Hometown: Brooklyn, Ohio
Upcoming Publications: RUST, Flatiron Books, 2020
Ideal Last Meal: Mashed potatoes.
What are you reading right now: The Collected Schizophrenias by Esmé Weijun Wan
The elevator pitch for your book?
At the age of nine, I was a budding Republican with dreams of becoming a nun. Twenty years later, I was a college-educated liberal who found herself making steel inside a Cleveland mill just as Donald Trump was making his 2016 bid for the presidency. The trajectory of my life—and my country—had gone haywire, and RUST is the memoir that was born as a result. Framed by my first year inside the steel mill, RUST chronicles my personal journey from the religious life to the industrial life in the context of a nation in crisis. The book is about finding a way forward in country wracked by division. It’s about redefining your voice in the midst of life’s unexpected turns. It’s about finding warmth and camaraderie in the most unlikely and hellish of places, and it’s about the hope that begins to grow as a result.
Your advice to an incoming MFA student?
Everything you’ve heard is true: You will write hundreds—perhaps thousands—of pages before you find a few good ones. Don’t let that intimidate you. Just keep working. Learn to love the delete button. Be a passionate writer and a dispassionate editor. Put yourself in situations where you feel like a very small fish in a very big pond. Apply for residencies, send your pieces to the best magazines, submit your writing to the best and biggest contests (agents ARE paying attention!), attend every conference humanly possible. Find a way to conquer the rejection letters. Cry into your pillow if you must, but then pick yourself up and show that rejection who’s boss. Let the failure drive you, and get excited about the next revision. After all, it just might be the one that gets published.
What else (besides writing) have you been doing since graduation?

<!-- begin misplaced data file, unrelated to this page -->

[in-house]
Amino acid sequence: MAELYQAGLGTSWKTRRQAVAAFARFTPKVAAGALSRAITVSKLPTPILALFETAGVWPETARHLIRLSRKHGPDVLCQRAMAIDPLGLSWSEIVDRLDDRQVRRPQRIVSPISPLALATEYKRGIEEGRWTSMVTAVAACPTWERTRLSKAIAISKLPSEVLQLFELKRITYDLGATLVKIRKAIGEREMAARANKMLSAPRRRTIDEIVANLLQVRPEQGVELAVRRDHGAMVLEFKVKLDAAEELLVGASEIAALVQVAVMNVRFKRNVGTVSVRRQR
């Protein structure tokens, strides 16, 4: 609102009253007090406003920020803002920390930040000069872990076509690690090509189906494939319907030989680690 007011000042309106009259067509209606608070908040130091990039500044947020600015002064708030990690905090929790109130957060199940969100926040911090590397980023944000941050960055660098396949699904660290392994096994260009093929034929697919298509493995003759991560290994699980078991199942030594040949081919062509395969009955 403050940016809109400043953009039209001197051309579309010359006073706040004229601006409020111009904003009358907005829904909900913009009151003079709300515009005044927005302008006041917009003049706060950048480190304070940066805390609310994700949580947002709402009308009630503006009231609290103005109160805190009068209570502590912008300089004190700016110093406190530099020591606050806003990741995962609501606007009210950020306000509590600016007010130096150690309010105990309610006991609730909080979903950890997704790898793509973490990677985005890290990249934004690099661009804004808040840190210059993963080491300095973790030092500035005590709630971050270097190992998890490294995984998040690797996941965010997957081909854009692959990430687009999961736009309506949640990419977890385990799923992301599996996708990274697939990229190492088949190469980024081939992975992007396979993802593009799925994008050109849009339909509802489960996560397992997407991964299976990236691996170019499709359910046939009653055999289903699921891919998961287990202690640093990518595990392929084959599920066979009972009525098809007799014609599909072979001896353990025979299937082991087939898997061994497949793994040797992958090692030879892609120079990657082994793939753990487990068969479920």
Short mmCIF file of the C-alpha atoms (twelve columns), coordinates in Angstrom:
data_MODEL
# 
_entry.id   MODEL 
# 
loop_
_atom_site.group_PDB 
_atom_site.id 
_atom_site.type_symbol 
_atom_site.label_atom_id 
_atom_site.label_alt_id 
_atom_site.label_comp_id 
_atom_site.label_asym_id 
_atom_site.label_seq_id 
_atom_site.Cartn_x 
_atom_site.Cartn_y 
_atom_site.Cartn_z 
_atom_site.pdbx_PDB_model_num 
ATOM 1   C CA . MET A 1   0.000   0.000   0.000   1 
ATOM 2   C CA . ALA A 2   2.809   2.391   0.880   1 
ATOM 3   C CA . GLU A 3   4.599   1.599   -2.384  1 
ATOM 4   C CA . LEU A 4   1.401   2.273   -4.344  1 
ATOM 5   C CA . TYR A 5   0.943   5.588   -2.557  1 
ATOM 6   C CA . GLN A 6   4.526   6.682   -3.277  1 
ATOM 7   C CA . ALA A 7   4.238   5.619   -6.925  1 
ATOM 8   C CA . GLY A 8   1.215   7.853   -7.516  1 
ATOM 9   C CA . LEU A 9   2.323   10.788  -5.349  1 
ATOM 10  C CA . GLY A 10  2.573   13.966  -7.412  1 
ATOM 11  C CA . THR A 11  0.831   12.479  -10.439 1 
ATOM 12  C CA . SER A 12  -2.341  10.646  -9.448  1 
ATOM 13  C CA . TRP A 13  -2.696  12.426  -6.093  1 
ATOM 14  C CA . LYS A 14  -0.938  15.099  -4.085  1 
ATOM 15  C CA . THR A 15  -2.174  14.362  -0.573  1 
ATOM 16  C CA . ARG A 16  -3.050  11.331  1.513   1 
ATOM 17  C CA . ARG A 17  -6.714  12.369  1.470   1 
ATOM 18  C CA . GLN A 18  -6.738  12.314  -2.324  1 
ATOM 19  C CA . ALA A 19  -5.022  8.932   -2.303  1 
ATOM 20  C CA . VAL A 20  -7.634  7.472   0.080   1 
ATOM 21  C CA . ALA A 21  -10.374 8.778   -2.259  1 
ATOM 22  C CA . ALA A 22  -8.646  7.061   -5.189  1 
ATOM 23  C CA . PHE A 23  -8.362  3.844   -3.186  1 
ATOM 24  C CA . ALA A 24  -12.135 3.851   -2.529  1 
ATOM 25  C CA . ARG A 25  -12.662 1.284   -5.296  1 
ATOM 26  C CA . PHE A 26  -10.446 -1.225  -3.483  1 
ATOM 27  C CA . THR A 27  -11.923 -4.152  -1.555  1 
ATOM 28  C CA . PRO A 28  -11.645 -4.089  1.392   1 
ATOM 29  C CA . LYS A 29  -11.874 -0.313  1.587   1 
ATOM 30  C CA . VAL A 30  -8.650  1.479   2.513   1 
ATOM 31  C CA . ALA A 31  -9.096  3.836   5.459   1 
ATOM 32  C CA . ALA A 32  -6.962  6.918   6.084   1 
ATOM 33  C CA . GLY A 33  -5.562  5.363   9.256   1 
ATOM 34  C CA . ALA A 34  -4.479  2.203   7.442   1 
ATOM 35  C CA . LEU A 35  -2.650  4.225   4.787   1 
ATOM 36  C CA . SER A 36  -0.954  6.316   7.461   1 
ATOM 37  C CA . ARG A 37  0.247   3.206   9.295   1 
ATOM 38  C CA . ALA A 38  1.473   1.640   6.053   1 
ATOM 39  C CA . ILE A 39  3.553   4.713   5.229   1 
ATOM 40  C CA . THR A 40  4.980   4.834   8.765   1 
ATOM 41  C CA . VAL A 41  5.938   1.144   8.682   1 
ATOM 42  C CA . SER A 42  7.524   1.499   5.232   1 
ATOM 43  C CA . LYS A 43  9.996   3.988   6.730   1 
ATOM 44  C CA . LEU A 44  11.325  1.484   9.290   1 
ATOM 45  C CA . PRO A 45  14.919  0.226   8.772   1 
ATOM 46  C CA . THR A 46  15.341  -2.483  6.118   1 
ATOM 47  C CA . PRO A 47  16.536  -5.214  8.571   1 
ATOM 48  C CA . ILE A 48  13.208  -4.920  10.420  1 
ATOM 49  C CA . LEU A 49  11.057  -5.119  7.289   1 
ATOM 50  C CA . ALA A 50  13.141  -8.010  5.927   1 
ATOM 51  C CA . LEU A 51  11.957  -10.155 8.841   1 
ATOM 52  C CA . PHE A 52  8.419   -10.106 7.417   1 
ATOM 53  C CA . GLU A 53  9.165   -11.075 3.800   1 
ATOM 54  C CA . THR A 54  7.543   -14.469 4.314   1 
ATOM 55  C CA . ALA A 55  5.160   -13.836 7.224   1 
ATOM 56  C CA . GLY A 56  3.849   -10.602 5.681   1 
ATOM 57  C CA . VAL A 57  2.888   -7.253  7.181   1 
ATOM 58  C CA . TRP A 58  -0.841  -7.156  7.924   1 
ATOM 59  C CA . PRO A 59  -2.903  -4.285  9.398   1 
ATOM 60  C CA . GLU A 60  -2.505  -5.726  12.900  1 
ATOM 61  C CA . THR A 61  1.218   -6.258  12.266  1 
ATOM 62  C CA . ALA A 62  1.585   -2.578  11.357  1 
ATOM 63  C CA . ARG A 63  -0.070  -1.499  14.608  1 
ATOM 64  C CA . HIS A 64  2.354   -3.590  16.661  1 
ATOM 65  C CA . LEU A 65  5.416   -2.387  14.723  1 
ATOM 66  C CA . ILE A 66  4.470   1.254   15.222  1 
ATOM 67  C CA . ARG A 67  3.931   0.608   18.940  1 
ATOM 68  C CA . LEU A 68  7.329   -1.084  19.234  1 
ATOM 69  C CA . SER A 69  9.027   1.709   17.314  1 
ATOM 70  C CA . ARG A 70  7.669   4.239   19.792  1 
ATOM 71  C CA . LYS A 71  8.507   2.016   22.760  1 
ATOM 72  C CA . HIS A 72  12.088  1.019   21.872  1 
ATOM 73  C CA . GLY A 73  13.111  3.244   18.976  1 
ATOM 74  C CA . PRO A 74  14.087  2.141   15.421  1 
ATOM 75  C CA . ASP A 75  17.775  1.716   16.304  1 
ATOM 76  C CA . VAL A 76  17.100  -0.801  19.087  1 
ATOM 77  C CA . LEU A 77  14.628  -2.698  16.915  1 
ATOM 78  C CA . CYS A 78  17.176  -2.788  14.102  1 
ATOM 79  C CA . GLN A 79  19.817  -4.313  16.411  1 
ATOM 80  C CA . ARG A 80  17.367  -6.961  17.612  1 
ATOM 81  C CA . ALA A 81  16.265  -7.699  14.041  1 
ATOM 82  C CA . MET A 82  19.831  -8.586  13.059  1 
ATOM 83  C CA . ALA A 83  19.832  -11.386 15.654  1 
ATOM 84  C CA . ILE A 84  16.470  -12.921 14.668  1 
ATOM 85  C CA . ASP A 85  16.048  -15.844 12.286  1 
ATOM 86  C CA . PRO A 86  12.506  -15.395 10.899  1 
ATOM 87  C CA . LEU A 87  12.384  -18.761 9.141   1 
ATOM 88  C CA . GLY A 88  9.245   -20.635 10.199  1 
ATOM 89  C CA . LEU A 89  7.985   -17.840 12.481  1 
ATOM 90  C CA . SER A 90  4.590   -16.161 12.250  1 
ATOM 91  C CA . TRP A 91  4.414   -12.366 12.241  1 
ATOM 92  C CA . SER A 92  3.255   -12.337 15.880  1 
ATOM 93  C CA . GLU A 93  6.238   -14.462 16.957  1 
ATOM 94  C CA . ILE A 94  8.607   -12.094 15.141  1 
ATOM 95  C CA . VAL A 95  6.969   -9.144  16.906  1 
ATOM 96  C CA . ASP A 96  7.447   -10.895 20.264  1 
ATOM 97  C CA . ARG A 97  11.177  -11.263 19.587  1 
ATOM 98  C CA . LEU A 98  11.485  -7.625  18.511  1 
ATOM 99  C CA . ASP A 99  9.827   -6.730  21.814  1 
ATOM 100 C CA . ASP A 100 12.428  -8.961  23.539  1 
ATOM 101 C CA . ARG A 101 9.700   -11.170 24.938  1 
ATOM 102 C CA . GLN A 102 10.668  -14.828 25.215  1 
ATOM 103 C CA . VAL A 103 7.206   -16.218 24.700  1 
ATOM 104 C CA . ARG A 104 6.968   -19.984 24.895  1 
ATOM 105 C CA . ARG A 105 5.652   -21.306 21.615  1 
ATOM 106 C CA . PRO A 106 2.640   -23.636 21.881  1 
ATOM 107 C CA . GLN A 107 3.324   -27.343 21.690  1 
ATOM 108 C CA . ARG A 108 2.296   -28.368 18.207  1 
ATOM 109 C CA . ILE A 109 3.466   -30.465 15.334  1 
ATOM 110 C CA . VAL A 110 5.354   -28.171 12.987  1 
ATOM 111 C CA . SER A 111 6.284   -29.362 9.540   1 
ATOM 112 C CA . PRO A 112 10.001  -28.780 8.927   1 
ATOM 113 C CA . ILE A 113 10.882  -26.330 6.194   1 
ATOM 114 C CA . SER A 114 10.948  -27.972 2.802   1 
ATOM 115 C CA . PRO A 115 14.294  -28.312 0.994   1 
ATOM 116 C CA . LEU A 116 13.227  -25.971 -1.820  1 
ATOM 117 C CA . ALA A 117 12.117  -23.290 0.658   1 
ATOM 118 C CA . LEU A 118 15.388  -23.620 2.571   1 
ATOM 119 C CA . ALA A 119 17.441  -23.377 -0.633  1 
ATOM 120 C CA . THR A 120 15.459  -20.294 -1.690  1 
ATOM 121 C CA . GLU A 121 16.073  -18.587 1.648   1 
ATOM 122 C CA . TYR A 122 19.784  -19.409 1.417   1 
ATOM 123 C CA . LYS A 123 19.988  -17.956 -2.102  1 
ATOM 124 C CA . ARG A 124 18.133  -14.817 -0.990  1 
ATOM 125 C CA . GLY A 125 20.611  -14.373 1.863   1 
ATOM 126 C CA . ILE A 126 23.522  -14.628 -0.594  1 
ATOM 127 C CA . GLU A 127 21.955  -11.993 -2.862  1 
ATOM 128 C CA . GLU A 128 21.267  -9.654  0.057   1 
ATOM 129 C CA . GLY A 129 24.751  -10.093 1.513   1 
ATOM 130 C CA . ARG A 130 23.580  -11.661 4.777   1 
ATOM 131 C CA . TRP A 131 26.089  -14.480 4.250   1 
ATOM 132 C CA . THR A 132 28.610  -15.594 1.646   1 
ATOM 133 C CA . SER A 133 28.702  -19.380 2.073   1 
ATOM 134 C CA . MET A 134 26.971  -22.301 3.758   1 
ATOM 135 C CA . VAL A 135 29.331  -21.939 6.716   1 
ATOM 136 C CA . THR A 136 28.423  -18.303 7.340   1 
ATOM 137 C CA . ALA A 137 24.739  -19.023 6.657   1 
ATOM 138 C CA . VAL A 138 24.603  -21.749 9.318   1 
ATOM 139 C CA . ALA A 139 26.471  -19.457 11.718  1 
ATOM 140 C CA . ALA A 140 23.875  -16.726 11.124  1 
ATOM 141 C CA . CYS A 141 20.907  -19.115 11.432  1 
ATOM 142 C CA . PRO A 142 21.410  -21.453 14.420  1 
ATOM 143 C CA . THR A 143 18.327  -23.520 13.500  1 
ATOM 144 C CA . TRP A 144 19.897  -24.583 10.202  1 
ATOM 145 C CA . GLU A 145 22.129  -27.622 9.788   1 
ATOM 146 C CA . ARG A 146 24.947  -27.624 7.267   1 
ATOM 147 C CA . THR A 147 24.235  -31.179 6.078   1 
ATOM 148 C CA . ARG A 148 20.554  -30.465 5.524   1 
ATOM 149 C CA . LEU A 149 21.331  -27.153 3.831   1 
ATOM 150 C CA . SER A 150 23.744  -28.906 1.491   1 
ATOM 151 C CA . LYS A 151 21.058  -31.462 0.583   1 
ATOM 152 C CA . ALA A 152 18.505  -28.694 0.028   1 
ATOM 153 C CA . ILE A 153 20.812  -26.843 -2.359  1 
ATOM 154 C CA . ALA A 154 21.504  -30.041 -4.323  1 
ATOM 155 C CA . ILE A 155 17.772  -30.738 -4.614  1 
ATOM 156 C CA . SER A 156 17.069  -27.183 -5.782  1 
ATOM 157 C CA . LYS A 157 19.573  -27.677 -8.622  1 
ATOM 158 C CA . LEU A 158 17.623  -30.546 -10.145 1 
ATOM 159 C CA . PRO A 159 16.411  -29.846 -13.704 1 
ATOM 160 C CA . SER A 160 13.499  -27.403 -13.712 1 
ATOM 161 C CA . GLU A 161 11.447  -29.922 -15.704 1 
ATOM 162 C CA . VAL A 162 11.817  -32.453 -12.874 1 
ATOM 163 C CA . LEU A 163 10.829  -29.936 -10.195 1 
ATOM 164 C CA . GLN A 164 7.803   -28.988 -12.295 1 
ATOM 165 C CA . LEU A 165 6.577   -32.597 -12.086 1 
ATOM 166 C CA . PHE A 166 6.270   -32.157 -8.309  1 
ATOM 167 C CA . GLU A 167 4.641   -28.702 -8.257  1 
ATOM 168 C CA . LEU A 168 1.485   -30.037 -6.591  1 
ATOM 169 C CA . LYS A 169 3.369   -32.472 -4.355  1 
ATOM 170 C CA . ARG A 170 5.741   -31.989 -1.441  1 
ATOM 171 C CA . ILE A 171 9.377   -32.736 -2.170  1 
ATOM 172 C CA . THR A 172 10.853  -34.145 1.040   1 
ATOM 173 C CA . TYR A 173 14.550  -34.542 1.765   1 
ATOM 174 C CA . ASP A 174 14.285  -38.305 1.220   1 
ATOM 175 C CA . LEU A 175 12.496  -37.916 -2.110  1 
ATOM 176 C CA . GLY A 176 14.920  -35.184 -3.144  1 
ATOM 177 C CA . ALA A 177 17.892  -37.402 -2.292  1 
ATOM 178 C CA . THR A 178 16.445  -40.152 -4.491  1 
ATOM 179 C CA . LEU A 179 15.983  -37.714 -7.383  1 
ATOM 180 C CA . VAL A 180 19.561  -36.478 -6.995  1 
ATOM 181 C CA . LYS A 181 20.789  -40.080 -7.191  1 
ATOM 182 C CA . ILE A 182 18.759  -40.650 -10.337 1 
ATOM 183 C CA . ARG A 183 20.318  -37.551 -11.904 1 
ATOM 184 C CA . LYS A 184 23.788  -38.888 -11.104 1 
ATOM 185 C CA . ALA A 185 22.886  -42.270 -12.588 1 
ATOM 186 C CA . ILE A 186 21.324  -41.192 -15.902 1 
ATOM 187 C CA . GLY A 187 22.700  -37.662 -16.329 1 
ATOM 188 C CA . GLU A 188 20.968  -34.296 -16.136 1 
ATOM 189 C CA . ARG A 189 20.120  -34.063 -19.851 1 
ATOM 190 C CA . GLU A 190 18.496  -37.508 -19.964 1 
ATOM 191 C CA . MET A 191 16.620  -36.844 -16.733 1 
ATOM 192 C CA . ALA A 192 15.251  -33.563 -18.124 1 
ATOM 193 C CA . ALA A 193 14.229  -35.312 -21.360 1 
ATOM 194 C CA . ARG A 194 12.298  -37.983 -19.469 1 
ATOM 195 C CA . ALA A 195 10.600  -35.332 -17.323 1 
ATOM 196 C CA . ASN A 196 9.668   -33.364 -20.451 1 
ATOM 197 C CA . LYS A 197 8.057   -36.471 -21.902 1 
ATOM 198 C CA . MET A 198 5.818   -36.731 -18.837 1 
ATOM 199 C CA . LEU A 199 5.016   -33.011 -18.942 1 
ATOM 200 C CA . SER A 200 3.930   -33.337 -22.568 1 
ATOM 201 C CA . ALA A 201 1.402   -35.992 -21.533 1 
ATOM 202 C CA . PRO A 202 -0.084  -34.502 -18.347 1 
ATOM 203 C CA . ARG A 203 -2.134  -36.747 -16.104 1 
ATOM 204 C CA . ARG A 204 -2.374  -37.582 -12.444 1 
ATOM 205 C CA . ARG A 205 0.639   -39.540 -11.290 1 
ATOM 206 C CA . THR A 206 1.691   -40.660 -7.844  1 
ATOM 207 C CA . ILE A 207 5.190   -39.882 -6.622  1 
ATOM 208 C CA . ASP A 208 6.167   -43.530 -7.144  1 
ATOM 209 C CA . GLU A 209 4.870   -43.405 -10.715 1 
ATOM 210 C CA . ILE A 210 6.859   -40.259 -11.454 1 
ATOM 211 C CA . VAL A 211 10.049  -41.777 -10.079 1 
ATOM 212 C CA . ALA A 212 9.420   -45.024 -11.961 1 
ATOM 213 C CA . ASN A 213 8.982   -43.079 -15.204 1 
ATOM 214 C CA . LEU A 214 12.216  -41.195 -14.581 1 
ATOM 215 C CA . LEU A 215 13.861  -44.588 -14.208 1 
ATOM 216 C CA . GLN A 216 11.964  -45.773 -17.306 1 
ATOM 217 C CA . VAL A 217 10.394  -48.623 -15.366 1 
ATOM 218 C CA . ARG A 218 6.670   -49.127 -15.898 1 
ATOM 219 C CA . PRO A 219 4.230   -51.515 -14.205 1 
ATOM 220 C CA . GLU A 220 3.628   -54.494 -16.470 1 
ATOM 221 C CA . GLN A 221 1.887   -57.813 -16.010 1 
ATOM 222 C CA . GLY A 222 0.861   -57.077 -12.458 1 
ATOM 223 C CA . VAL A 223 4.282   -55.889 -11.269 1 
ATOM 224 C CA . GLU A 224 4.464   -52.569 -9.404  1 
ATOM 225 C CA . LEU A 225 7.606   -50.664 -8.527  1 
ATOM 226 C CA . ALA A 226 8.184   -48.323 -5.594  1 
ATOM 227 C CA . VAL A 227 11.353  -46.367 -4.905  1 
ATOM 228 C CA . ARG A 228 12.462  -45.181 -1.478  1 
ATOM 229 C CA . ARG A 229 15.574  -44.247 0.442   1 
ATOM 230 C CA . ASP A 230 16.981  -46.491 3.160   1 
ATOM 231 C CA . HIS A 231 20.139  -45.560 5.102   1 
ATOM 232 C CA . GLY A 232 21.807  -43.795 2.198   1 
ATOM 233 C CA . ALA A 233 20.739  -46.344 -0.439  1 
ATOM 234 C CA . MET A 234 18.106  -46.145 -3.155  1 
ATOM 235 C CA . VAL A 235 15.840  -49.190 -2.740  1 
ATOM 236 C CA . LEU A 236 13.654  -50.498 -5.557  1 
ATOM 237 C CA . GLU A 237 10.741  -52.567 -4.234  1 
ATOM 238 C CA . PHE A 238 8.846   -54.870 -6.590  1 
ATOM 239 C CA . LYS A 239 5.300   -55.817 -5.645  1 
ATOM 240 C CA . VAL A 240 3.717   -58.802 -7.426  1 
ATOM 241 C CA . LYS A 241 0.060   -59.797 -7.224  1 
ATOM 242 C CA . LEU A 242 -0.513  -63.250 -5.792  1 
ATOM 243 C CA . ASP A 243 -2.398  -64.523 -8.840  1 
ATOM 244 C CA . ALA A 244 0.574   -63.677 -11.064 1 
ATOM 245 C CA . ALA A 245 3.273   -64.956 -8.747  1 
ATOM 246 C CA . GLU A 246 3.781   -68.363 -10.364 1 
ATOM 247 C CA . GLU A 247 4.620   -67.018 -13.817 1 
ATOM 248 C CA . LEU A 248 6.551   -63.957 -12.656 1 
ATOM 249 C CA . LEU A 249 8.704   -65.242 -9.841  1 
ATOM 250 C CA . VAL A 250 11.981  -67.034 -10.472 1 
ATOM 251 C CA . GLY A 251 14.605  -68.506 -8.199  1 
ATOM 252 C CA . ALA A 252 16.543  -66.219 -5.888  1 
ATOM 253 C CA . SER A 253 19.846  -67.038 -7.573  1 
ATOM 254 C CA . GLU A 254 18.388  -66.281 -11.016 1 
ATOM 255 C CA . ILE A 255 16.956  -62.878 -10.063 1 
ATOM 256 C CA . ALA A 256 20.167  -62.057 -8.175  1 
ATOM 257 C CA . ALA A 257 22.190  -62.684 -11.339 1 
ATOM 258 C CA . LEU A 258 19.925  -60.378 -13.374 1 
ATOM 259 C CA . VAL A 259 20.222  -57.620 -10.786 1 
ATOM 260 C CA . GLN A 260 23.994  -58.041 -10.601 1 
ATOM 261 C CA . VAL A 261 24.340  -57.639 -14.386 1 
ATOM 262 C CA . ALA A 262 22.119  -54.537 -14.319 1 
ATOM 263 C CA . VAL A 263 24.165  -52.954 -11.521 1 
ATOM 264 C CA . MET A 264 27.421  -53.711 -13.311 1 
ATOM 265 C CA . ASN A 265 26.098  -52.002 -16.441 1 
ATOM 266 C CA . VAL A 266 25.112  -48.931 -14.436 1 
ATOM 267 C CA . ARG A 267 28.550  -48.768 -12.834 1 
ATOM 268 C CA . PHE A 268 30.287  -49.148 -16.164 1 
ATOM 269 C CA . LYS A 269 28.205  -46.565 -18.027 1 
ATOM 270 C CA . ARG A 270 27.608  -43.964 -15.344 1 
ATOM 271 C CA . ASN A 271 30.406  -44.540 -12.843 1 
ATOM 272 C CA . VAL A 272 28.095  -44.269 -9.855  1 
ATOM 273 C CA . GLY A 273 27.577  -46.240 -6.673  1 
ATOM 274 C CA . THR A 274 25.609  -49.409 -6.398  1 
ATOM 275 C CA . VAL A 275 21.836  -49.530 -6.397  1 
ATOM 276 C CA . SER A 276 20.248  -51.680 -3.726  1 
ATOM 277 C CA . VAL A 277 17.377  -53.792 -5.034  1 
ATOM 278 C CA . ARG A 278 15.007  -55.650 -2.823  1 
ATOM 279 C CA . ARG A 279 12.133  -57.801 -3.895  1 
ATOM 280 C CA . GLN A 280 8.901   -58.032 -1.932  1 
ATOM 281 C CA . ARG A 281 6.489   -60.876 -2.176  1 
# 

Riding horses, hiking through the woods, making steel (yes, I still work in the mill!), and doing paint-by-numbers to relieve my stress (as it turns out, paint-by-numbers are actually pretty stressful). I recently married a fellow English nerd. We like long walks on the beach, dogs and Star Trek.
Your favorite place to write while in the NEOMFA?
Common Grounds Coffee Shop in Kamm’s Corners at 2 in the morning.
Do you have any eccentric habits/strategies to get you started writing?
Nothing eccentric. Just the usual. Coffee. Lots and lots of coffee.
What is your favorite word or words?
Cacophony. It’s just so much fun to say.
What the highest number of revisions you’ve done on a single piece of your writing?
I’ve never been one to keep track of my revisions, but I call myself a Serial Reviser. It’s not unusual for something to go through 5–7 drafts. One of my first major publications probably went through about 15 complete rewrites in three different genres before it was complete. It started out as nonfiction, but I couldn’t get it right. Every draft failed, so I tried to write it as fiction. More failure. I tried to write it as a play. No good. When I finally went back to nonfiction, I knocked out the published version in two weeks. So, don’t be afraid to really experiment with things that aren’t working.
What was your best/funniest rejection letter?
I sent my essay “White Horse” out to a handful of really awesome journals, one of which was The Paris Review. The essay quickly got accepted by another journal, so I formally withdrew it from the other venues. A few months later, however, I received a form rejection for the essay from The Paris Review. No note. No comments. No invitation to submit other work. Just a sad slip of paper informing me that I hadn’t made the cut. “White Horse” later appeared in The Best American Essays. So, here’s the lesson: Nine-and-a-half times out of ten, rejections are an awesome way to gauge a piece. If you get a form rejection (or any rejection, really), you probably need to revise/rewrite. But there are those rare occasions when you have to take a rejection with a grain of salt. In all honesty, “White Horse” had an experimental structure, and the journal that published it (Alaska Quarterly Review—check them out!) is very enthusiastic about experimental writing. The Paris Review probably wasn’t the best venue for the piece, and I already knew it was a long shot. So, here’s the second lesson: Get familiar with a wide variety of literary journals, and learn what they publish. It really does matter.
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